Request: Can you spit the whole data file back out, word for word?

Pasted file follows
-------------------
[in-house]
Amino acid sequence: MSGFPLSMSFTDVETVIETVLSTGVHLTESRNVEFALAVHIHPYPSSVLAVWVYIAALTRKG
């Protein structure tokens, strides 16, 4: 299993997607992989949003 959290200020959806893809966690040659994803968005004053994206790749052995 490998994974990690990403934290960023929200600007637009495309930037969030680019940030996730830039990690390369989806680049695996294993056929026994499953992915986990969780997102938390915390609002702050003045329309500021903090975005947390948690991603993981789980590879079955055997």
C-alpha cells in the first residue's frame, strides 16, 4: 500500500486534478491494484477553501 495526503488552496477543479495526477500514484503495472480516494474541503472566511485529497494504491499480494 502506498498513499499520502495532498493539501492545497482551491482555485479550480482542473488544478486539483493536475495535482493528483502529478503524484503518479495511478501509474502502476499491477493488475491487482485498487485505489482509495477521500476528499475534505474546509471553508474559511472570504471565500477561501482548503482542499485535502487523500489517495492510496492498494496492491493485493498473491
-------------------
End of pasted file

[in-house]
Amino acid sequence: MSGFPLSMSFTDVETVIETVLSTGVHLTESRNVEFALAVHIHPYPSSVLAVWVYIAALTRKG
């Protein structure tokens, strides 16, 4: 299993997607992989949003 959290200020959806893809966690040659994803968005004053994206790749052995 490998994974990690990403934290960023929200600007637009495309930037969030680019940030996730830039990690390369989806680049695996294993056929026994499953992915986990969780997102938390915390609002702050003045329309500021903090975005947390948690991603993981789980590879079955055997």
C-alpha cells in the first residue's frame, strides 16, 4: 500500500486534478491494484477553501 495526503488552496477543479495526477500514484503495472480516494474541503472566511485529497494504491499480494 502506498498513499499520502495532498493539501492545497482551491482555485479550480482542473488544478486539483493536475495535482493528483502529478503524484503518479495511478501509474502502476499491477493488475491487482485498487485505489482509495477521500476528499475534505474546509471553508474559511472570504471565500477561501482548503482542499485535502487523500489517495492510496492498494496492491493485493498473491